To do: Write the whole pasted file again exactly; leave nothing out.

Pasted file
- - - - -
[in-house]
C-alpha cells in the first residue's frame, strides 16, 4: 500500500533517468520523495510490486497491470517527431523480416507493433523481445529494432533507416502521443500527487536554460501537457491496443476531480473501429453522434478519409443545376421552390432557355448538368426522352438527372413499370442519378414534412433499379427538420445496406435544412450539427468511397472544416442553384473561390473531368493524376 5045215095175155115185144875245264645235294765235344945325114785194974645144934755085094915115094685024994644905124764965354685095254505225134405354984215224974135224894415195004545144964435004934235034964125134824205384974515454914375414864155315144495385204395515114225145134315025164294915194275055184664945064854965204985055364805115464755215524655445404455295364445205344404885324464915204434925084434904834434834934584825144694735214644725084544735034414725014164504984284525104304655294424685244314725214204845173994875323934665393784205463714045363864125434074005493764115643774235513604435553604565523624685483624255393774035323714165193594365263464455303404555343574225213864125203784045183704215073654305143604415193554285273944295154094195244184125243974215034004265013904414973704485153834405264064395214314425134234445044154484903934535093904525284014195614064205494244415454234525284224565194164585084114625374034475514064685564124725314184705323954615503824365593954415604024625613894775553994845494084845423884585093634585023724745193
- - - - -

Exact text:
[in-house]
C-alpha cells in the first residue's frame, strides 16, 4: 500500500533517468520523495510490486497491470517527431523480416507493433523481445529494432533507416502521443500527487536554460501537457491496443476531480473501429453522434478519409443545376421552390432557355448538368426522352438527372413499370442519378414534412433499379427538420445496406435544412450539427468511397472544416442553384473561390473531368493524376 5045215095175155115185144875245264645235294765235344945325114785194974645144934755085094915115094685024994644905124764965354685095254505225134405354984215224974135224894415195004545144964435004934235034964125134824205384974515454914375414864155315144495385204395515114225145134315025164294915194275055184664945064854965204985055364805115464755215524655445404455295364445205344404885324464915204434925084434904834434834934584825144694735214644725084544735034414725014164504984284525104304655294424685244314725214204845173994875323934665393784205463714045363864125434074005493764115643774235513604435553604565523624685483624255393774035323714165193594365263464455303404555343574225213864125203784045183704215073654305143604415193554285273944295154094195244184125243974215034004265013904414973704485153834405264064395214314425134234445044154484903934535093904525284014195614064205494244415454234525284224565194164585084114625374034475514064685564124725314184705323954615503824365593954415604024625613894775553994845494084845423884585093634585023724745193